Thorpe St. Andrew: Putting Side Before Self

Above: Thorpe St. Andrew FC. Photo: Thorpe St. Andrew FC.

In the first of a two-part interview, Thorpe St. Andrew defender Georgie Rumney and manager Tony Allen from the Tier Seven Norfolk Women & Girls Football League side spoke to Darrell Allen about their footballing backgrounds, philosophies, and the season to date (17/3/22).

Georgie Rumney is in just her second season of football, and already in her second different position.

“I’ve been playing for Thorpe St. Andrew Ladies for two seasons now, though this is my first full season due to all the COVID disruptions. I started as goalkeeper but, after breaking a finger in the line of duty, I found my true calling as a centre-back and my informal role as the ‘Colossus on the back line’.

In comparison, the club’s manager Tony Allen has had a lot of experience in the game. “It was Paul Neary at the University of East Anglia (UEA) who first got me into coaching. I owe him a great deal, it was a real education and I had a fantastic time doing all sorts of different things with both the men’s and women’s clubs there.

“I’ve been lucky enough to watch and learn from some fantastic coaches and managers like Paul Neary and Ray Harrison, Bex Burton and Harry Diggens at UEA and going back a bit further, Danny Wilson, Ian Butterworth, Chris Turner, and Colin West at Hartlepool United.

“I watch games back now that I originally watched from the Mill House as a fan when I was nine or 10 years old in a completely different way and understand a bit more the factors influencing their decisions.”

Tony also spoke to me about his coaching philosophy. “It is grounded by an unwavering belief in Billy Bremner’s idea of ‘side before self’ where the team is paramount and that is non-negotiable.

“I believe you can learn something from everyone, but I would like to list a few major influences for different reasons: John Beck, Neil Warnock, Tony Pulis, Sam Allardyce, Dave Bassett, Johan Cruyff, Graham Westley, Brian Clough, and Ladislaz Lozano who took Calais to the Coupe de France final in 2000 – one day I’ll write a proper tactical analysis of how he did it, the man was a very, very astute football manager and to just call him pragmatic would be to do him and his team a gross disservice. “Not to mention Hope Powell, Gemma Davies, and Emma Hayes – top, top coaches who I sincerely hope I get the chance to meet and work with one day.”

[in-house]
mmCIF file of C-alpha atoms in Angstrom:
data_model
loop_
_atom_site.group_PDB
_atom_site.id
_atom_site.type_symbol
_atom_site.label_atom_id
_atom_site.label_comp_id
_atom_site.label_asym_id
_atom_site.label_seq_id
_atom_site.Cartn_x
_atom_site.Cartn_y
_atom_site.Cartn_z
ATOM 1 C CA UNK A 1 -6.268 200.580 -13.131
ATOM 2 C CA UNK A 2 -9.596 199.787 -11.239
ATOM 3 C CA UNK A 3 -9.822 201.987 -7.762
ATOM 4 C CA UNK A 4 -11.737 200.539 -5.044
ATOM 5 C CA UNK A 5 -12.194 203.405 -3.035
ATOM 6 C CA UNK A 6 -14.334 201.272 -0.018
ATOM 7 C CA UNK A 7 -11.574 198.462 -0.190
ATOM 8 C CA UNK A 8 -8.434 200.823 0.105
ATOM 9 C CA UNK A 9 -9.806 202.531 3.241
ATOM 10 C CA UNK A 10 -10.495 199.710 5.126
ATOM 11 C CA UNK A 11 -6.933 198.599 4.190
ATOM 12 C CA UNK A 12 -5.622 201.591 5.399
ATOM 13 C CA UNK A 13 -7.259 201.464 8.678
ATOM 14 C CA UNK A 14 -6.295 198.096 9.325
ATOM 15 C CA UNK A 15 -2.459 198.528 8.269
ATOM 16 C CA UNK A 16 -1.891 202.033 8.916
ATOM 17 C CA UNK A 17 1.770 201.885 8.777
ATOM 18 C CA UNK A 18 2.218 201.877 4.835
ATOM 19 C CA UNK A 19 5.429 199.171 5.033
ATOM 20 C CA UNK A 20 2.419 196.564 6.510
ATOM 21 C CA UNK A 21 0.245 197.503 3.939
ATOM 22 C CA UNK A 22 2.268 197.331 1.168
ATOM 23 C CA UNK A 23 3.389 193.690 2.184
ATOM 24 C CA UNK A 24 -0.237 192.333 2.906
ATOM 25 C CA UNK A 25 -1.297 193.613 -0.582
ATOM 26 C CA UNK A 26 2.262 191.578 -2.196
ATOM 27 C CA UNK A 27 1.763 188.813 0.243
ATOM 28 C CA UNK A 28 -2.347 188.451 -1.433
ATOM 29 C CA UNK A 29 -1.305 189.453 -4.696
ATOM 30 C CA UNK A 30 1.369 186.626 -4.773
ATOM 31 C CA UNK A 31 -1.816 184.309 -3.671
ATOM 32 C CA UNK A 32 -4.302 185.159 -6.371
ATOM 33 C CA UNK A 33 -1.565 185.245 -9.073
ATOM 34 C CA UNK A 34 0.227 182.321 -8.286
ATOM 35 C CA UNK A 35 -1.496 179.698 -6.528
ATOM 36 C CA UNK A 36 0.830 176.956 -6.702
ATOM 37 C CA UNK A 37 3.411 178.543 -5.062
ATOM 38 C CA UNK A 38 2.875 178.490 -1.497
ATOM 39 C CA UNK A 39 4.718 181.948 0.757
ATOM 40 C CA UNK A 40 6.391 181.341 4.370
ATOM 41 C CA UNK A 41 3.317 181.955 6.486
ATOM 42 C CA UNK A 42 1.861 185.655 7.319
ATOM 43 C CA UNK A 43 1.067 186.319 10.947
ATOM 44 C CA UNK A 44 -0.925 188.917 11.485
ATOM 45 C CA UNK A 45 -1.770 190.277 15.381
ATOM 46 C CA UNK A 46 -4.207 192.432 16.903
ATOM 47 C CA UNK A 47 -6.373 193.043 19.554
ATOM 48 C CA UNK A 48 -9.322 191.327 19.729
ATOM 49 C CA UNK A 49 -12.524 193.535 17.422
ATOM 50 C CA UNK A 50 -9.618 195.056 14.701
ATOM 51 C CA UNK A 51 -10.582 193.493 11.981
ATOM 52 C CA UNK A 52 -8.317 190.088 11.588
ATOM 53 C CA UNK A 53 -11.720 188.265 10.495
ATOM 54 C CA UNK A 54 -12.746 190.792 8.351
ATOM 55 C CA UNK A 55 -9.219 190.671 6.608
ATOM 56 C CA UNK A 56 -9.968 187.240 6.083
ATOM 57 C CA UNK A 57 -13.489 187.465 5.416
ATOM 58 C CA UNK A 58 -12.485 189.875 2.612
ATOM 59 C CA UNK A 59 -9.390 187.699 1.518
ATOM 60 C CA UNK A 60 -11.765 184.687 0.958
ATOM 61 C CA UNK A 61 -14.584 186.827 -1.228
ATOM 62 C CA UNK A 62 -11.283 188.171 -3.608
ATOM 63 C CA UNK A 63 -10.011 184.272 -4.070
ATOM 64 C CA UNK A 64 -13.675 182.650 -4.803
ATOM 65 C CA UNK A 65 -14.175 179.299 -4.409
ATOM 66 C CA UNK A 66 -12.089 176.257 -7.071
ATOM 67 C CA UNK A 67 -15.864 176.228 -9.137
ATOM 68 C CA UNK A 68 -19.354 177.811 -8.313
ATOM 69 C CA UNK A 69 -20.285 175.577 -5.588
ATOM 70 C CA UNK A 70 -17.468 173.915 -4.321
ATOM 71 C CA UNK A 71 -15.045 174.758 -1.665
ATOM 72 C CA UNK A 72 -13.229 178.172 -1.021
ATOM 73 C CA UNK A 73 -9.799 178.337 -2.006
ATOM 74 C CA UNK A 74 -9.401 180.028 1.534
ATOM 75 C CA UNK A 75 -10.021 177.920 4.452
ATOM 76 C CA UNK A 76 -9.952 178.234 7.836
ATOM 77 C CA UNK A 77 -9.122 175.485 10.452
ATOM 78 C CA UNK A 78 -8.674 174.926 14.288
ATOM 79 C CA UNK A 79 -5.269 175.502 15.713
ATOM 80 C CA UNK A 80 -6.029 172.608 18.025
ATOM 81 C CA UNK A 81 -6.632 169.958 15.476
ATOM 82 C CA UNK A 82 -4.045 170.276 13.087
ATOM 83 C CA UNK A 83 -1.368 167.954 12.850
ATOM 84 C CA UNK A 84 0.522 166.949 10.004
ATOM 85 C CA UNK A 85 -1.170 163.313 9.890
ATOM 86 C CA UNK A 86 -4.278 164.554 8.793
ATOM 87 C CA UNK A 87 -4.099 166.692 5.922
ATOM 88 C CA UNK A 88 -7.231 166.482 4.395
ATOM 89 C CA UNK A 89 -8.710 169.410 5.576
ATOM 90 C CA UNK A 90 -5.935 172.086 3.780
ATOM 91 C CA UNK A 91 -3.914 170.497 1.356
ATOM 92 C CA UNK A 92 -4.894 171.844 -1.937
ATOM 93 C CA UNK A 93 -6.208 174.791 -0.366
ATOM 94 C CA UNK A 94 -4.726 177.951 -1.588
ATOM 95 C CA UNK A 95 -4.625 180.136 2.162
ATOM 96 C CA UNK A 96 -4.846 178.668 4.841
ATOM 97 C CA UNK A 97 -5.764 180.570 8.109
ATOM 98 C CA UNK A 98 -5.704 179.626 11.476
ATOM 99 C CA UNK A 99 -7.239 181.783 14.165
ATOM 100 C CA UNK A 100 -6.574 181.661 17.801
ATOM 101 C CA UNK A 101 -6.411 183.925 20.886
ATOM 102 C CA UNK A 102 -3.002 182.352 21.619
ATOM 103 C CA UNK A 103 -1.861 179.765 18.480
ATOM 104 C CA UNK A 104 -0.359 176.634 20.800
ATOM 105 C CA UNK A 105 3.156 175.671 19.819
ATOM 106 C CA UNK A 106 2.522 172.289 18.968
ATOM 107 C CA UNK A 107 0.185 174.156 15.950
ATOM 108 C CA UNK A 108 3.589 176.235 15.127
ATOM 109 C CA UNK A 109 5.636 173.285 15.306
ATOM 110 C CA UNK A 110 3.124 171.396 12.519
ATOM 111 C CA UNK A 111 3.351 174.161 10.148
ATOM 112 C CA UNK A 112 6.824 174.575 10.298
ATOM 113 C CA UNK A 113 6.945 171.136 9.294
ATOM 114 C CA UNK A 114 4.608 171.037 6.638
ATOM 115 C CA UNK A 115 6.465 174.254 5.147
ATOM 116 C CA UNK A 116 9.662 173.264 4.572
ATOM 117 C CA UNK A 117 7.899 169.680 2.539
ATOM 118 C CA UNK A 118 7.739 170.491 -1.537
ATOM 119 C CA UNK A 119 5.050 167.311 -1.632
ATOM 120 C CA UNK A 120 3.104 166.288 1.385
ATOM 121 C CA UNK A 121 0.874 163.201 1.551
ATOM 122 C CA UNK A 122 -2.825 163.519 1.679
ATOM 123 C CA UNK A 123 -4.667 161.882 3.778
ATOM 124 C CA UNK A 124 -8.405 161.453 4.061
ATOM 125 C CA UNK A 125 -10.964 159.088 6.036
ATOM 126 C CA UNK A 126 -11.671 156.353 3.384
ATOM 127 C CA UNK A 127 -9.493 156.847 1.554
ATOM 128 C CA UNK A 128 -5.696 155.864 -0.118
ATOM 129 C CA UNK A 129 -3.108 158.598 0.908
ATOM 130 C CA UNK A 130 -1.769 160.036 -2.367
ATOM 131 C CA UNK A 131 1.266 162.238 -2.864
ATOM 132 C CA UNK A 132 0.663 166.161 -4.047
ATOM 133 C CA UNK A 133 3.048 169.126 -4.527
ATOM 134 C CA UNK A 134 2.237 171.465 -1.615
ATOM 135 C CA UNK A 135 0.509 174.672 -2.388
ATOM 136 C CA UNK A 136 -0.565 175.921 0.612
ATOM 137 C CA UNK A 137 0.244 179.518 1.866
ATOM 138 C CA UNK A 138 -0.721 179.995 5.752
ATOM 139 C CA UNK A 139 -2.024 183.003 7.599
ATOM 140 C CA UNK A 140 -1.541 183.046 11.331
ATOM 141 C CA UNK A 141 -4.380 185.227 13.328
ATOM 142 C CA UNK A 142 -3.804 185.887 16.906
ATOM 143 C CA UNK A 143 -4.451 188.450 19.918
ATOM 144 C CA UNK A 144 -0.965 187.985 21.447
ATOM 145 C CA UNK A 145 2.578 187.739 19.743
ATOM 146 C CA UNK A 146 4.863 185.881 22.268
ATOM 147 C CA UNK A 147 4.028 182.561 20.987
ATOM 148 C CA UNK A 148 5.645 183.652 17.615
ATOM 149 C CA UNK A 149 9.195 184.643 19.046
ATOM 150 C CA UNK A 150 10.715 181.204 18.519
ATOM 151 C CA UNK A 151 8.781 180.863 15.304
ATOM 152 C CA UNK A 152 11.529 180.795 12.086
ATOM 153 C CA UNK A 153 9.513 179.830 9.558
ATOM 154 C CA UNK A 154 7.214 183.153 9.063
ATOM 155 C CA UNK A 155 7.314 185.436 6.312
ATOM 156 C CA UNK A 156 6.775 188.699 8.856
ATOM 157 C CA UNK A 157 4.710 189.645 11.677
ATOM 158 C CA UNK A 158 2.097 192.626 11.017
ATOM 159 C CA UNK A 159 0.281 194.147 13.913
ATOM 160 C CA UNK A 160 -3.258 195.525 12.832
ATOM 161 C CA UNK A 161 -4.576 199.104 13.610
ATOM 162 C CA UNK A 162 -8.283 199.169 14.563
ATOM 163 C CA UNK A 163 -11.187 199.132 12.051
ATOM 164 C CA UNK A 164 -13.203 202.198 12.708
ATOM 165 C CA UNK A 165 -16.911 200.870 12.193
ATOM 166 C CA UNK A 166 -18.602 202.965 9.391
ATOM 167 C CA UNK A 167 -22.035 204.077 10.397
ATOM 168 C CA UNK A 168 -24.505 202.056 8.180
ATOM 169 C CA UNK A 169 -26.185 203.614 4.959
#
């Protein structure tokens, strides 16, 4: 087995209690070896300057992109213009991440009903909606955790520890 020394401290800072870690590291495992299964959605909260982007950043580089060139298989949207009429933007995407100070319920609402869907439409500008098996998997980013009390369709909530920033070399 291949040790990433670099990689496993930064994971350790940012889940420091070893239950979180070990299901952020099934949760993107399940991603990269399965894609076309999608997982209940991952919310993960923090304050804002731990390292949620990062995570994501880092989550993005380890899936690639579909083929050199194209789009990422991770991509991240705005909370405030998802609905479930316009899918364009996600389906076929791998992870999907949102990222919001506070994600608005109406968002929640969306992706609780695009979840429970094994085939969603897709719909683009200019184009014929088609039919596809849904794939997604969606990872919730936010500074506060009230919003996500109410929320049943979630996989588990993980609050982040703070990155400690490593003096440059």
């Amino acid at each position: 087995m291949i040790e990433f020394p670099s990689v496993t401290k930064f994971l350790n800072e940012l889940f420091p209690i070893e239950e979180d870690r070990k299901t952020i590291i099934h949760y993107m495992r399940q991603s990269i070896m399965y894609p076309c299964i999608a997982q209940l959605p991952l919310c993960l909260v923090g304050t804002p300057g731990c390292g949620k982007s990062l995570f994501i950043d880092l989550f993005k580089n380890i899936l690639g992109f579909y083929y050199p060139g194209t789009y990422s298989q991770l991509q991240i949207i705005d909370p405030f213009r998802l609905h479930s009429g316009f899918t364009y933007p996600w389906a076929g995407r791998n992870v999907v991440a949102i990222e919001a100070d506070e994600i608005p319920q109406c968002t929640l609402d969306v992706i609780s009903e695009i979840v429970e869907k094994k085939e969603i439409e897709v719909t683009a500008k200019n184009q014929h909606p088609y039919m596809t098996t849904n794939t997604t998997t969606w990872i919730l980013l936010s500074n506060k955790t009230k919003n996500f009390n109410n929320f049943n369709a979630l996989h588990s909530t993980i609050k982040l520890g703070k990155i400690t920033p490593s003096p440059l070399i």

Tony then went on to explain about his time so far with the club. “I joined Thorpe St. Andrew at the very end of last season, so I was able to use the summer to get to know everyone and let the new faces in the squad gel with the group. I see myself as more of an old-school manager. I love nothing more than being out on the grass, but we’ve also got great coaches at the club who are full of ideas, run engaging training sessions for the girls and feed into our decision making.”

Prior to the beginning of the season, there was a re-structure within the Norfolk Women and Girls League and Thorpe St. Andrew found themselves in Step Seven, something that was met with mixed emotions at the club as Georgie told me.

Above: Thorpe St. Andrew’s Georgie Rumney. Photo: Paul Langley.

“Being put into Division One certainly wasn’t something any of us were excited to hear, especially after we had been focusing our pre-season games on getting ready for Division Two, but the team overall was very optimistic. We saw it more as an opportunity to pit ourselves against some very good teams and players and see if we could rise to the challenge.

“In that way I certainly agree the season so far has been a massive success for us, we always turn up and play our best game no matter the opponent and we have improved exponentially as a result”

Tony revealed that he had aimed to field two teams this season, something that the jump up to Division One prevented. “Well, the original plan was to have two teams, one in Division One and one in Division Two. When it became apparent the club would not be able to sustain two teams, it was too late to just enter Division Two and so the lower team had to go.

“I had designed and delivered a really good pre-season to prepare us for Division Two, so naturally that was incredibly frustrating. Charles Dickens was correct: the law, sometimes, is an ass. Our case was a bit different to that of Thetford, Stalham, Beccles, and North Walsham, as by the time of the league restructuring we would have been in Division One regardless of whether it was a two or three league system.

“Therefore, at the SGM I voted for two divisions with gritted teeth and out of pure self-interest – it was made clear to us that there was no chance of us moving down, so having a larger division with teams originally in Division Two was the lesser of two evils for us.